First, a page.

No talks between IBRC liquidators and Seán Quinn
Minister for Finance declines to comment in Dáil on costs incurred by IBRC liquidators
Businessman Seán Quinn: in dispute with IBRC over loans of €2.3 billion connected with the former Anglo Irish Bank. Photograph: Dara Mac Dónaill
Minister for Finance Michael Noonan has said no settlement discussions are under way between the special liquidators of Irish Bank Resolution Corporation (IBRC) and Northern Ireland businessman Seán Quinn and his family.
The IBRC liquidators and the Quinns have been in dispute for a number of years over loans of €2.3 billion connected with the former Anglo Irish Bank.
It was reported last year that settlement discussions were taking place between the two sides but these eventually broke down.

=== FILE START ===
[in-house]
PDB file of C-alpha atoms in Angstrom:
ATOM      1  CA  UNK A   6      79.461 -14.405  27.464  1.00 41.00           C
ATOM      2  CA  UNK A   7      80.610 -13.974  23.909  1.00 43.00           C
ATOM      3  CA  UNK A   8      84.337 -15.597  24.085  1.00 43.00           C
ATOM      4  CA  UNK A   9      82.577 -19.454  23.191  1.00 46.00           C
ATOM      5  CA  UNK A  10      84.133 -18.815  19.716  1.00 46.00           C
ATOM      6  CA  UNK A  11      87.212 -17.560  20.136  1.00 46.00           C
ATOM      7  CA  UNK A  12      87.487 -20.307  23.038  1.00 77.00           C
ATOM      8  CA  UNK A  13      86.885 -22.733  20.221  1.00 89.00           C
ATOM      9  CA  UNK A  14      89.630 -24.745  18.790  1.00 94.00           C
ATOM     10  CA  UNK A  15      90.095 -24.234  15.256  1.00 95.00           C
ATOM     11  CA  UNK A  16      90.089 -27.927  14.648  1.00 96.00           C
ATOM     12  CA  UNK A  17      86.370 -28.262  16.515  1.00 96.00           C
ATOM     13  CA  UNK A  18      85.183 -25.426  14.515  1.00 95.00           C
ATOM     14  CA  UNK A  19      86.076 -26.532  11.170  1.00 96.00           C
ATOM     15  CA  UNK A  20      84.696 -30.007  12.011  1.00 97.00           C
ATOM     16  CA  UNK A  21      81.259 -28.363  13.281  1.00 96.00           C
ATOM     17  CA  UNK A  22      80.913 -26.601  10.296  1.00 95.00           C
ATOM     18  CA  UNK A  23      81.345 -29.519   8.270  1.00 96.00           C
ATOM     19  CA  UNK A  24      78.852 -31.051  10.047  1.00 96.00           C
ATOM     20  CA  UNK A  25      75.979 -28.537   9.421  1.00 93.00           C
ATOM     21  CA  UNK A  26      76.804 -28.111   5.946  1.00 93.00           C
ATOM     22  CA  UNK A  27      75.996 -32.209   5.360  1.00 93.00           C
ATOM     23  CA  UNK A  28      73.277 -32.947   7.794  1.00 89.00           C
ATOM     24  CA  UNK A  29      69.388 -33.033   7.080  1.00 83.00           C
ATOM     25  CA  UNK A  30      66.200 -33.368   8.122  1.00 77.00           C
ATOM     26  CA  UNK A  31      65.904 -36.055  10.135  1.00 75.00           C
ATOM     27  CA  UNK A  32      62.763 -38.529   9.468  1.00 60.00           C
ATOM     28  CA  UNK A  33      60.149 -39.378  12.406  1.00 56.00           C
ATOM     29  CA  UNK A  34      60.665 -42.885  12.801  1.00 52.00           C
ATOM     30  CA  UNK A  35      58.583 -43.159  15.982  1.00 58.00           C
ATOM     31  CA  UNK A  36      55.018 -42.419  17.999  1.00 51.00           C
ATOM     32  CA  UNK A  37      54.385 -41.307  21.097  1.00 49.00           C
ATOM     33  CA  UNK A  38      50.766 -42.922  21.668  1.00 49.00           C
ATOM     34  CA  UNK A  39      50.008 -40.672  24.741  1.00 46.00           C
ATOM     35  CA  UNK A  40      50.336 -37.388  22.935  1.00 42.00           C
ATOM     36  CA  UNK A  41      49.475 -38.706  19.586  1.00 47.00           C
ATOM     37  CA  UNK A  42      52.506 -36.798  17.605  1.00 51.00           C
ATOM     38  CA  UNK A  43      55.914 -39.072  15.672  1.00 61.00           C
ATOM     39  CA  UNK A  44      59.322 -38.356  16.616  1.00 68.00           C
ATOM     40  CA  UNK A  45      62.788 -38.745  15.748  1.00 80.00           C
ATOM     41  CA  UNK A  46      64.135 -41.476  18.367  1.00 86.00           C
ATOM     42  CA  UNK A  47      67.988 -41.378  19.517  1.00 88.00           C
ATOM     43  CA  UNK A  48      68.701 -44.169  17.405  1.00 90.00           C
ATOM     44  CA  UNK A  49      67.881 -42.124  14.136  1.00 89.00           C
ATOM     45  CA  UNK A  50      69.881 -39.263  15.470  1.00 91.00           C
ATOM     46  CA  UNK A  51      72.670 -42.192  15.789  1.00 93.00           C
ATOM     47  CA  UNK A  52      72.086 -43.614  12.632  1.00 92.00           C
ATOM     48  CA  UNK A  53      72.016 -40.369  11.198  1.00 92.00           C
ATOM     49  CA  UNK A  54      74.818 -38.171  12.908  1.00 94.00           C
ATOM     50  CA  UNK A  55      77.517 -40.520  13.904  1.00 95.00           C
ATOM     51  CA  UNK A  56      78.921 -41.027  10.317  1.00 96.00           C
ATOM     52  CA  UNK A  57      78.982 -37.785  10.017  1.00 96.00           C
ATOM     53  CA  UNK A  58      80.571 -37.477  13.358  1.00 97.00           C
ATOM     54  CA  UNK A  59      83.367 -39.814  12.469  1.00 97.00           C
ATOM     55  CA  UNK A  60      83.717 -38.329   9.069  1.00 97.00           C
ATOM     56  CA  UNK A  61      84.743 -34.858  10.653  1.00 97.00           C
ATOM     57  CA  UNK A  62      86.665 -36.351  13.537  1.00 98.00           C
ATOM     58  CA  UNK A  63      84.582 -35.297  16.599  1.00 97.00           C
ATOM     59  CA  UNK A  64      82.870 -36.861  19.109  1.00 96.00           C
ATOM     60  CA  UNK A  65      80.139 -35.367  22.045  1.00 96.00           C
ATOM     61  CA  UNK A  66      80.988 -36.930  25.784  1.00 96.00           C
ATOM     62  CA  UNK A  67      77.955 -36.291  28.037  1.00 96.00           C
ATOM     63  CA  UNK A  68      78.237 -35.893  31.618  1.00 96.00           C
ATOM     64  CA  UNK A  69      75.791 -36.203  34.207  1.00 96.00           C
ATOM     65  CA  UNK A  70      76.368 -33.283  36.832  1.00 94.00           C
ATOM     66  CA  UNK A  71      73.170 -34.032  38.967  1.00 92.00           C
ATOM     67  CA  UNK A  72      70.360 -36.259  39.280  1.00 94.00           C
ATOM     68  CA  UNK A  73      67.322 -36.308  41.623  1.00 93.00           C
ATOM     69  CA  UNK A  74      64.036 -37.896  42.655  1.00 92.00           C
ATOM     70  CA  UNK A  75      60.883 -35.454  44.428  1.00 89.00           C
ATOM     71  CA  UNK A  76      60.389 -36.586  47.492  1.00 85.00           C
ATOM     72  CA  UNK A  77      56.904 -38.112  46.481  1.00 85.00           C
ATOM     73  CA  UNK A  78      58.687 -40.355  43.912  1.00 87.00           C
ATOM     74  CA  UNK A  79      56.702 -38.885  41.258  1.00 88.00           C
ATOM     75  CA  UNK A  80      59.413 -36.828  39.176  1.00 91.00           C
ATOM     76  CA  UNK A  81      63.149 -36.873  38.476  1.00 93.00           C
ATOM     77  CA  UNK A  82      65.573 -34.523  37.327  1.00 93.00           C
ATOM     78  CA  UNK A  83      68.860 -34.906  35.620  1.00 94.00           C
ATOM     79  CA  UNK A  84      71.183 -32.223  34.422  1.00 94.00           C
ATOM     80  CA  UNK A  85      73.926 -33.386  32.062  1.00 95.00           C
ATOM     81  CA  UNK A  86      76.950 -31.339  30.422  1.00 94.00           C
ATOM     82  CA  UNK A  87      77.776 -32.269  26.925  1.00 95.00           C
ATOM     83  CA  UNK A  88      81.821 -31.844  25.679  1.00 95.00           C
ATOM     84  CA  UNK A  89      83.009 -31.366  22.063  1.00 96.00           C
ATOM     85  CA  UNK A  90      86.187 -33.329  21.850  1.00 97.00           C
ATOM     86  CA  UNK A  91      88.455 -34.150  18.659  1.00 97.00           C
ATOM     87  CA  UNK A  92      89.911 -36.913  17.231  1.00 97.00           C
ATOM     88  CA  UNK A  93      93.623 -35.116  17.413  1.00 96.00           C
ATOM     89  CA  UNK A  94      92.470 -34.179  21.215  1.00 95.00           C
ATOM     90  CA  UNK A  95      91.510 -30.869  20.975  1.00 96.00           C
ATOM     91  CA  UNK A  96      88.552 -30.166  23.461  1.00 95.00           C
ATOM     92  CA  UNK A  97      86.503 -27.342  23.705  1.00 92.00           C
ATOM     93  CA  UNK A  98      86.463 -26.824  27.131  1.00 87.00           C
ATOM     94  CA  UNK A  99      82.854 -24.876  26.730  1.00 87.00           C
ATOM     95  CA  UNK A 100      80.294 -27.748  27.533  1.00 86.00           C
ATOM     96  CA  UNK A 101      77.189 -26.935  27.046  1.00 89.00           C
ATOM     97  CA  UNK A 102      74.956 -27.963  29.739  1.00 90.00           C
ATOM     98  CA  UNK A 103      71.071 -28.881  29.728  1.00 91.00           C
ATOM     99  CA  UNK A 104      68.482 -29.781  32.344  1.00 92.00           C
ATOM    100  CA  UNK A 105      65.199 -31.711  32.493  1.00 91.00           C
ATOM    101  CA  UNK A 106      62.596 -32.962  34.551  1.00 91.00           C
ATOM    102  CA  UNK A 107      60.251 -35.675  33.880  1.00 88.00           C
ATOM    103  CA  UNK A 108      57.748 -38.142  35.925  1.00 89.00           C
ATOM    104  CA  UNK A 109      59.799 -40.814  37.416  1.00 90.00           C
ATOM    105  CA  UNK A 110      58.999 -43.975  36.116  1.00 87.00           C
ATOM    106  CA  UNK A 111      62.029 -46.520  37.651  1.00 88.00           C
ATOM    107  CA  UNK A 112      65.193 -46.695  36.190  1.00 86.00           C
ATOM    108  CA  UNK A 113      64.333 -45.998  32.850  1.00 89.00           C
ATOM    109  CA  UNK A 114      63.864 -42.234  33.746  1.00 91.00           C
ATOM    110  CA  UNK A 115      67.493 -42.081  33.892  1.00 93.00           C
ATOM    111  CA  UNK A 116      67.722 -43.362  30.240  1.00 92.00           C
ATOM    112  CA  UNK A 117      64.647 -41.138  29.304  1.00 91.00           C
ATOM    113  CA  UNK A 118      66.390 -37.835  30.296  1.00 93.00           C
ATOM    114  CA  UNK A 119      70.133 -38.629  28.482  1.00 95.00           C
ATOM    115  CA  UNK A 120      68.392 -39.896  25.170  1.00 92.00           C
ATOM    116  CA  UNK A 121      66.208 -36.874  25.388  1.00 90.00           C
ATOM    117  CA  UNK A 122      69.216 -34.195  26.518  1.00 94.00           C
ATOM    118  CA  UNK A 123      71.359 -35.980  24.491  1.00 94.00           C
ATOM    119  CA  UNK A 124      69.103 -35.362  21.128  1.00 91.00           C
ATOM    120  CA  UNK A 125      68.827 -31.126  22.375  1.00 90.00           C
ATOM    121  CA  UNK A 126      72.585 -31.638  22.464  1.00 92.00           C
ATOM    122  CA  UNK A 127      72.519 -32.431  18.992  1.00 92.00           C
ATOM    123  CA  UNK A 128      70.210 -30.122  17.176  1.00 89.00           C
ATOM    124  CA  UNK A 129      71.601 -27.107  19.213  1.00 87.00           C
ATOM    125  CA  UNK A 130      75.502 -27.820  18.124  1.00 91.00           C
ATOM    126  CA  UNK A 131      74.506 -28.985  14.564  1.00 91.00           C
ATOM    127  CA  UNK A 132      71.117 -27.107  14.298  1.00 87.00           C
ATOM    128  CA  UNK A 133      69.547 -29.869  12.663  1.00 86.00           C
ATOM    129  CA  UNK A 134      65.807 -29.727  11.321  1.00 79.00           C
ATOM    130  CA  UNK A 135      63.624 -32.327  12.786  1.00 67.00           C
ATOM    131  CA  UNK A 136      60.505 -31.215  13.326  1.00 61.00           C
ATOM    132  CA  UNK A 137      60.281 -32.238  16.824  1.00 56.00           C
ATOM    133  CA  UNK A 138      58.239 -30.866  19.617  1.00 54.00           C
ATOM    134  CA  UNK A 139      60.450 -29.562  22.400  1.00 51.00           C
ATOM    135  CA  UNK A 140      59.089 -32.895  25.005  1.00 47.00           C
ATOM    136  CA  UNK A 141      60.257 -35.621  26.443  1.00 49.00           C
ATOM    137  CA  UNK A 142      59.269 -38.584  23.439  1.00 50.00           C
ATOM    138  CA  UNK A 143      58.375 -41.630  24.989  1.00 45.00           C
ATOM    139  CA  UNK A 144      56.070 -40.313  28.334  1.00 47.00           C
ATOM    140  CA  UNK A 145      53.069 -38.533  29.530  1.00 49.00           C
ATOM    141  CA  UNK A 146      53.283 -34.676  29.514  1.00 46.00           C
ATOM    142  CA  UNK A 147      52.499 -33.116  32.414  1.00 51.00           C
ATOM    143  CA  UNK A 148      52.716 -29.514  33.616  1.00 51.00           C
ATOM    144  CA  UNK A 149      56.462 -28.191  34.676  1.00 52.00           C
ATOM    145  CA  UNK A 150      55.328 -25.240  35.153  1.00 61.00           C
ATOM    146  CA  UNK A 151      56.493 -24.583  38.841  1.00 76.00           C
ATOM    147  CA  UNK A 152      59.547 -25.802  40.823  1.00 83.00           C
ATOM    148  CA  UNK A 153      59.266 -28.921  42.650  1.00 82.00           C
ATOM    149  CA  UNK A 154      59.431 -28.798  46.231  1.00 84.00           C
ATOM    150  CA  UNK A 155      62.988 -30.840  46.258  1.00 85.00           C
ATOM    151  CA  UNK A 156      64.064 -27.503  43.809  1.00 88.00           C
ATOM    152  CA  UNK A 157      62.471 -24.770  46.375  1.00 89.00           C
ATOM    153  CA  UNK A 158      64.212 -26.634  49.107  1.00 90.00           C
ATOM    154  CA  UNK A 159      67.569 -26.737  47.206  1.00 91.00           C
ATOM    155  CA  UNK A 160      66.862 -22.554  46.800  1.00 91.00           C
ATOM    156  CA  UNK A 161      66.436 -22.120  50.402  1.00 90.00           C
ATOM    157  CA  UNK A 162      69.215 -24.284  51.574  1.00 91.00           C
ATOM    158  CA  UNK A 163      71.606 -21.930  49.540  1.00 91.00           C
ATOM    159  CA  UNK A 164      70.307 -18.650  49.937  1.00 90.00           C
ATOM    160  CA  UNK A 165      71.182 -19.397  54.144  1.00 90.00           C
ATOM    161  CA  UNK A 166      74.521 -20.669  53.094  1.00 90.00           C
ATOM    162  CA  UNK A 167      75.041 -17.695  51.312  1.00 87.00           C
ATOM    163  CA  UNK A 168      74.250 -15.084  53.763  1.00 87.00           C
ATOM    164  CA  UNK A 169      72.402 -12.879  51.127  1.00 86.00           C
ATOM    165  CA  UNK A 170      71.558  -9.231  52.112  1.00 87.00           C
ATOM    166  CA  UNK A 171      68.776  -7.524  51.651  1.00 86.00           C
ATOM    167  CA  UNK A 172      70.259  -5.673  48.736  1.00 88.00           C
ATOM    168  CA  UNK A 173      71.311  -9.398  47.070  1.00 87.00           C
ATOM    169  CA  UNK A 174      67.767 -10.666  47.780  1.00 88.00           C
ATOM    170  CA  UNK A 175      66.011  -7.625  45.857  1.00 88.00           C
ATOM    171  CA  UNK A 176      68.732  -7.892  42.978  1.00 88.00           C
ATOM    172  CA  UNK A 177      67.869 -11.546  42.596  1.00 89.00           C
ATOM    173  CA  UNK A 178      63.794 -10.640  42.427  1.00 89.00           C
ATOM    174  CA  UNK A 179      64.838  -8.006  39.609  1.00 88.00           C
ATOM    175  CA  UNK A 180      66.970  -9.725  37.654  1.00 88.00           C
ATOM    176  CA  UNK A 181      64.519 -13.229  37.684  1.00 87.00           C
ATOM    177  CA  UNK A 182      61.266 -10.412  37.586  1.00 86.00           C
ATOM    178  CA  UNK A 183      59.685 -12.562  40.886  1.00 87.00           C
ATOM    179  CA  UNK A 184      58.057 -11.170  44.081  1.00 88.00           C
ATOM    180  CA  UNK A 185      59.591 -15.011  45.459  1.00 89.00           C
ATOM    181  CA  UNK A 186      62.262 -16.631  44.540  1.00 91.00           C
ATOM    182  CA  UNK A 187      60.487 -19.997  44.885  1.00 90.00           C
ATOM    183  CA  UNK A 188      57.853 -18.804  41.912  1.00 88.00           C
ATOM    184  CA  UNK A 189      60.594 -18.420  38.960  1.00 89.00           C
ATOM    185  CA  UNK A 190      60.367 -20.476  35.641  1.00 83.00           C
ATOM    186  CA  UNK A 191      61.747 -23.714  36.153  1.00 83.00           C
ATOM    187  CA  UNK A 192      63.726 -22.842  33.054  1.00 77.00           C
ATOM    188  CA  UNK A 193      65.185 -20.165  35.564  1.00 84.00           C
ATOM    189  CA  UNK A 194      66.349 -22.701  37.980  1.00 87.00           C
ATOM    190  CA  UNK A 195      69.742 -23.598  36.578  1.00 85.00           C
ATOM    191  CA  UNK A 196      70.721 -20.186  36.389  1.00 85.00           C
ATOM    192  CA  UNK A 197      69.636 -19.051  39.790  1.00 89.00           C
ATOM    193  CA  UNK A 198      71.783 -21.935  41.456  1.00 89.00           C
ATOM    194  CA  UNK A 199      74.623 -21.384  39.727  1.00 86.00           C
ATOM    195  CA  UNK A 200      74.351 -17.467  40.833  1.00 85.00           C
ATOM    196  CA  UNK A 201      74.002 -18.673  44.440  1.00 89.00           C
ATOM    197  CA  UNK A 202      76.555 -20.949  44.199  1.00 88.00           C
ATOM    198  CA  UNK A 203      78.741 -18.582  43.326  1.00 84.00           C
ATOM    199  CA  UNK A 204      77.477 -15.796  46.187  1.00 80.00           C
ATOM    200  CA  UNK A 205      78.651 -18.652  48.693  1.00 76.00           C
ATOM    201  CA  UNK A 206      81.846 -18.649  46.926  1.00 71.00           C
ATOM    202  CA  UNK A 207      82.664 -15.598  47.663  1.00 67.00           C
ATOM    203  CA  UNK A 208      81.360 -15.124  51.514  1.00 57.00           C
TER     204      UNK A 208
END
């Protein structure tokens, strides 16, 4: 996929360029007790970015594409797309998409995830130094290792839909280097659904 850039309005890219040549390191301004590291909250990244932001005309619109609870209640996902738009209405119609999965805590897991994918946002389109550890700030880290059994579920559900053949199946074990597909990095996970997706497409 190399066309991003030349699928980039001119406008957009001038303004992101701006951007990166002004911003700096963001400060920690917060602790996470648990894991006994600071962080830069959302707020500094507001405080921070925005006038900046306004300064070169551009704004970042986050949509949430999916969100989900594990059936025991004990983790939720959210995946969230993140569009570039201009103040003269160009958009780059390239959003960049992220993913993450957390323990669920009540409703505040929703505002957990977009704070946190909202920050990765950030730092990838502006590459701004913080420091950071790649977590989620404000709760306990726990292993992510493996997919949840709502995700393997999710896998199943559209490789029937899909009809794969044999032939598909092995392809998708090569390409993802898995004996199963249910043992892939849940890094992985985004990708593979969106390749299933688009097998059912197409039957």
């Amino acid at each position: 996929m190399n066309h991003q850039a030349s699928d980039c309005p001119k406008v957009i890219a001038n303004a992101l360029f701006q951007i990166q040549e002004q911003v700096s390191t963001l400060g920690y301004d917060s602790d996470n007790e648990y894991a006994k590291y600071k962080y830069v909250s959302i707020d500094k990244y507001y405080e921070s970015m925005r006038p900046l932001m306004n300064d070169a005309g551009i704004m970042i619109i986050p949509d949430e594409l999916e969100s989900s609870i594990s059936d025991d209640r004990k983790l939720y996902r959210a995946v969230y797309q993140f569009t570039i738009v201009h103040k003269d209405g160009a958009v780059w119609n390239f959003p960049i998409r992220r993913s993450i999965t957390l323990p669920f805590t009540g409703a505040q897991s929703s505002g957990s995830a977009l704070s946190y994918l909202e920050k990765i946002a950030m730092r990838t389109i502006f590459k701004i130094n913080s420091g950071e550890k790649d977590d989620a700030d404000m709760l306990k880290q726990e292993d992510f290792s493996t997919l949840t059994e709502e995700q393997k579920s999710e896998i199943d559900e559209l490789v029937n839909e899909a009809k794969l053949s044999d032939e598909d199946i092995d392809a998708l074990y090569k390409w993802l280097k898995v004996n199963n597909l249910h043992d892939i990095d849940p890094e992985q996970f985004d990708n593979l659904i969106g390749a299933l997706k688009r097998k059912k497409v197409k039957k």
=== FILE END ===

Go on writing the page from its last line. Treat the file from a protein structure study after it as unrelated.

In a written answer to a parliamentary question from Fianna Fáil’s Michael McGrath, Mr Noonan said: “I am advised by the special liquidators that there are no ongoing settlement discussions with the party referred to in the question [Seán Quinn and his family] or any of their representatives at this time.
“Generally speaking, my officials and I would be kept informed by the special liquidators at a high level of any such discussions between them and the party referred to . . . but the detail of such discussions between both parties would be a matter for the special liquidators in the context of their overriding legal obligations and neither I nor my officials would have any input into them.”
Mr Noonan declined to comment on the costs incurred to date by the liquidators on the legal dispute with the Quinns.
“They [the liquidators] are not in a position to provide the requested information due to commercial confidentiality and ongoing litigation involving the party referred to in the question,” the minister said.
Mr Quinn was Ireland’s richest man before the economy crashed in late 2008 but he lost control of his business empire in 2010, having borrowed heavily to buy shares in Anglo Irish Bank, which was bailed out by taxpayers in 2009.
Mr Quinn was later declared bankrupt, emerging from the process in 2015.